There have been many rumors and claims regarding this symbol, and here we recount the Church of Satan’s discovery and use of this powerful image.
Prior to the worldwide press given the Church of Satan—and later the publication of The Satanic Bible— the now familiar goat / pentagram / “Leviathan” graphic had not been used as the prime symbol for Satanism.
Examine the literature and imagery predating the founding of the Church of Satan in 1966: Satanism is usually denoted by inverted crosses or crucifixes and blasphemous parodies of Christian art. There are also images of goats and devils, and demons—along with their sigils from grimoires—all used to represent the “satanic.” However, the complete graphic which we now call the “Sigil of Baphomet” only became associated as the foremost symbol of Satanism in the public and media consciousness after the founding of the Church of Satan and Dr. LaVey’s use of it. From its inception, the Church of Satan has been constantly spotlighted in print, film, and television media all over the globe, so this was to be expected.
The word “Baphomet” dates back to records of Templar trials, and there are ongoing discussions concerning its derivation and meaning. However, there is no clear evidence that the symbol which we in the Church of Satan call “Baphomet” is similarly derived; the evidence, if any, has not yet been released in any public forum.
The Unholy Genesis of the Sigil of Baphomet
A discussion concerning the symbolism of pentagrams is contained in Eliphas Lévi’s Dogme et Rituel de la haute magie (1855-56 & 61, translated into English by A. E. Waite under the title Transcendental Magic). There are no accompanying illustrations. Here is the English translation of the quote:
The Blazing Pentagram
The Pentagram, which in Gnostic schools is called the Blazing Star, is the sign of intellectual omnipotence and autocracy. It is the Star of the Magi; it is the sign of the Word made flesh; and, according to the direction of its points, this absolute magical symbol represents order or confusion, the Divine Lamb of Ormuz and St. John, or the accursed goat of Mendes. It is initiation or profanation; it is Lucifer or Vesper, the star of morning or evening. It is Mary or Lilith, victory or death, day or night. The Pentagram with two points in the ascendant represents Satan as the goat of the Sabbath; when one point is in the ascendant, it is the sign of the Saviour. By placing it in such a manner that two of its points are in the ascendant and one is below, we may see the horns, ears and beard of the hierarchic Goat of Mendes, when it becomes the sign of infernal evocations.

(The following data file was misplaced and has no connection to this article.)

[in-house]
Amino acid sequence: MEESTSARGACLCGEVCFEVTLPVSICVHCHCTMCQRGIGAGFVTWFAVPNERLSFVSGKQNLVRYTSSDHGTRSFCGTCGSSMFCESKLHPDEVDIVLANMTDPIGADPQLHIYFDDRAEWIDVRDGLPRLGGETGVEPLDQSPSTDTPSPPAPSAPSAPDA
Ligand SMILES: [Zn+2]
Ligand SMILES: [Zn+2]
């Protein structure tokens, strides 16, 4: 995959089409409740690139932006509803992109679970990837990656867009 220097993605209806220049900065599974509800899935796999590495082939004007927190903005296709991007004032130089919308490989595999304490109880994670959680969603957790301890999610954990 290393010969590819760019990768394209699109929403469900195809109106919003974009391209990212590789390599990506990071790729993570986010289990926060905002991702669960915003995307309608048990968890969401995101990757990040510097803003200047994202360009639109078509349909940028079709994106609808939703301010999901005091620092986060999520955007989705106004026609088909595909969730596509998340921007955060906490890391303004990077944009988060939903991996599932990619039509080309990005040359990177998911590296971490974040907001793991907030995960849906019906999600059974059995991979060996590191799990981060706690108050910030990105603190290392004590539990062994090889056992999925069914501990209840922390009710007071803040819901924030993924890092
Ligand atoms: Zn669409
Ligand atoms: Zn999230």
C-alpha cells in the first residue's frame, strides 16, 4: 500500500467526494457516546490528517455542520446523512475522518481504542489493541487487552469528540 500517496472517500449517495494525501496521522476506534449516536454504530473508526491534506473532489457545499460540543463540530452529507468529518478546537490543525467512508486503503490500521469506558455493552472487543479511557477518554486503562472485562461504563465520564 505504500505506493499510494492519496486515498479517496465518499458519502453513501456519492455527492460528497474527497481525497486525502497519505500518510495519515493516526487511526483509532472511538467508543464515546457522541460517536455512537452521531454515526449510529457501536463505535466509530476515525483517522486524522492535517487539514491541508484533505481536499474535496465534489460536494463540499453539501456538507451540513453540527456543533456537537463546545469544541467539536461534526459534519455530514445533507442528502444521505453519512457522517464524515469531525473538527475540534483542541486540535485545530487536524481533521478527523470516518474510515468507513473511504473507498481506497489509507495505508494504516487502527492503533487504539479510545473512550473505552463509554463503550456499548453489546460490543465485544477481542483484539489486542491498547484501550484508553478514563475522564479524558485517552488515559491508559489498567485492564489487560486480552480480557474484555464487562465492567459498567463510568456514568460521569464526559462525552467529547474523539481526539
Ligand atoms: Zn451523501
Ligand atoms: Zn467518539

The pentagram or pentalpha is a symbol which has long been affiliated with demonic activity. From at least the early Middle Ages an entire genre of ritual magic handbooks and manuals has claimed to originate from King Solomon based, no doubt, on his legendary reputation for conjuring and employing demons in the construction of his temple. Among the oldest of these grimoires is the Testament of Solomon dating from perhaps as early as the First Century BC. This text includes a diagram of the pentalpha and relates that Solomon had a ring inscribed with that symbol which gave to him the ability to call forth demons and to have them work his will. The image in the manuscript shows the star point up. Inscribed on a ring however, the direction of the point might be immaterial as it could be perceived either way.
What was the source for this symbolism presented by Lévi in this work? Scholars researching the sources for his writings might be able to trace this.
As far as we now know, the first printed artwork for an image of a goat face in a five-pointed star appeared in an engraving on page 387 of the 1897 book La Clef de la Magie Noire, by French nobleman and occultist Stanislas de Guaita. The book was part of his multi-volume Essais de Sciences Maudites which not only put forth some of his own occult ideas underlying his establishment of a group of Rosicrucians but also served as a platform for his share of the accusations of Satanism that he and his enemies—such as La Bas author J.K. Huysmans and friends—were publicly throwing at each other at the time. De Guaita wrote that he considered Eliphas Lévi to be one of the greatest geniuses of the 19th century so it is not surprising that he would take one of Lévi’s concepts and embellish it further.
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